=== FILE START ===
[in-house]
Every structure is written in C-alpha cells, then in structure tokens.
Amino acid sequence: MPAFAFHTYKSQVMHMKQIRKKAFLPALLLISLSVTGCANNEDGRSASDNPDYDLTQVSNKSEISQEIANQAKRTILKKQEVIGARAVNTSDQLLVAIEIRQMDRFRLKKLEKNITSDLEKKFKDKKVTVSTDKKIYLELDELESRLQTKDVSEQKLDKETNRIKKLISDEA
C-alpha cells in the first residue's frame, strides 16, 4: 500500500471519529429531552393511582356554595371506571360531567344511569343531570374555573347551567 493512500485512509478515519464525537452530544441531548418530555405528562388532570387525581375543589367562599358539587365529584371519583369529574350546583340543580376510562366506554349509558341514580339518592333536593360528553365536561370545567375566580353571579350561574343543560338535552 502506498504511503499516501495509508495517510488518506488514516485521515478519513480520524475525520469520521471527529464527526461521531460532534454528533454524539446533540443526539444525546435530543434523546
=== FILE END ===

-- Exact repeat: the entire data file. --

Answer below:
[in-house]
Every structure is written in C-alpha cells, then in structure tokens.
Amino acid sequence: MPAFAFHTYKSQVMHMKQIRKKAFLPALLLISLSVTGCANNEDGRSASDNPDYDLTQVSNKSEISQEIANQAKRTILKKQEVIGARAVNTSDQLLVAIEIRQMDRFRLKKLEKNITSDLEKKFKDKKVTVSTDKKIYLELDELESRLQTKDVSEQKLDKETNRIKKLISDEA
C-alpha cells in the first residue's frame, strides 16, 4: 500500500471519529429531552393511582356554595371506571360531567344511569343531570374555573347551567 493512500485512509478515519464525537452530544441531548418530555405528562388532570387525581375543589367562599358539587365529584371519583369529574350546583340543580376510562366506554349509558341514580339518592333536593360528553365536561370545567375566580353571579350561574343543560338535552 502506498504511503499516501495509508495517510488518506488514516485521515478519513480520524475525520469520521471527529464527526461521531460532534454528533454524539446533540443526539444525546435530543434523546